I have always been fascinated by the ‘protective mechanisms’ that kick in when patients become palliative. On reflection, I very rarely use the words death or dying. I am more likely to use phrases such as ‘I am no longer able to make you better’ or ‘I am not able to do anything now to make your cancer go away’. If I speak with parents alone first, I always make it clear that if the young person asks me a question, I will always given honest answer or response. I think the parents find this more worrying than the young people. I will always ask young people if ‘there is anything they would wish to say to me or ask me’ during consultations and I can perhaps only think of one occasion when I have been asked outright, by a young person ‘Am I dying?’ I am always convinced that the young people understand what is being said but never raise it in order to protect both themselves and their parents. On occasions I feel we do not address the ‘elephant in the room’ but most of the time, that is appropriate for that young person and their family.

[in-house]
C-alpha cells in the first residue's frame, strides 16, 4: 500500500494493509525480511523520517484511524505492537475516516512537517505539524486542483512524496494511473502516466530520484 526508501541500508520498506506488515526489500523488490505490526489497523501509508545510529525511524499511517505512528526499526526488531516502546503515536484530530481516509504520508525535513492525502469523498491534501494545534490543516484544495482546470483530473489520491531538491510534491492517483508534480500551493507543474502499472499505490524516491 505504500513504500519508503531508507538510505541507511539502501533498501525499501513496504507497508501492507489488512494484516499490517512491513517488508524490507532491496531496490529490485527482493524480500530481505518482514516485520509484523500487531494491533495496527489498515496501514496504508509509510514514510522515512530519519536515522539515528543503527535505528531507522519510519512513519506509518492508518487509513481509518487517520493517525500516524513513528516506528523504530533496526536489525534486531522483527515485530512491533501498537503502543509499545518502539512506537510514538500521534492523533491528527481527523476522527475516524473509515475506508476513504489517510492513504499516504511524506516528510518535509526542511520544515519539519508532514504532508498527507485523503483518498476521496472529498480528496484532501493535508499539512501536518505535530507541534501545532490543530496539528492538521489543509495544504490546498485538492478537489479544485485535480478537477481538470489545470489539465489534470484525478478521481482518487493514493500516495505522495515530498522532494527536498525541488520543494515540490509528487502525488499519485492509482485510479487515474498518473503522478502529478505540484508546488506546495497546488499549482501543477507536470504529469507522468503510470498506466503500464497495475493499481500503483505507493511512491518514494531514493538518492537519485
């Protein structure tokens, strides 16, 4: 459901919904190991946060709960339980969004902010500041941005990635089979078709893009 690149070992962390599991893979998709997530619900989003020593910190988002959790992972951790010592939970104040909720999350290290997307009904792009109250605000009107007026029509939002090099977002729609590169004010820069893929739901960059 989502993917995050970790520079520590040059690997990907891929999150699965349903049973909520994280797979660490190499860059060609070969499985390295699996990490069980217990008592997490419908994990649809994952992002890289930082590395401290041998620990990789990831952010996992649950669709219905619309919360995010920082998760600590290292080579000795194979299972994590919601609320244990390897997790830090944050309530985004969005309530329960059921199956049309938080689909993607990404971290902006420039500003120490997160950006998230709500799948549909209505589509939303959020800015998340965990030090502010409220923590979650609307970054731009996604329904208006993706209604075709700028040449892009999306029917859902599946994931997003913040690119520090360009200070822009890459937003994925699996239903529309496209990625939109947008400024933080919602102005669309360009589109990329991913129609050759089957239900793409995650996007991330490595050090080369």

In the Treat Treat Treat mentality of these units there’s always a plan, there is always a What’s Next? And with very few young people there isn’t a What’s Next… It’s always so difficult. Sometimes medical teams think that stopping treatment removes all hope. We have very few people – I have been on this job five years – and I can probably count on one hand the amount of young people who have really embraced death and dying and have been really proactive with their death and dying process, with funerals and memory boxes. But I think, quite often, if a patient mentions it in front of family or a partner the response is always ‘But you’ll be ok’. And so they may feel scared to really go there.
Hospice care is often quite difficult as it is generally much older people. Often you have younger people come back here to die because this is where they feel safe. And even if they don’t verbalise it, they tell us in actions that they know that they are going to die, and want to be here around nurses they trust and doctors they know.
A lot of young people think about legacy and what they are leaving behind. We talk about grief and loss a lot but we don’t talk about death. We talk about ‘I’m never going to be able to do this… or that…’ and this is probably them coming to terms with their dying, without ever verbalising it.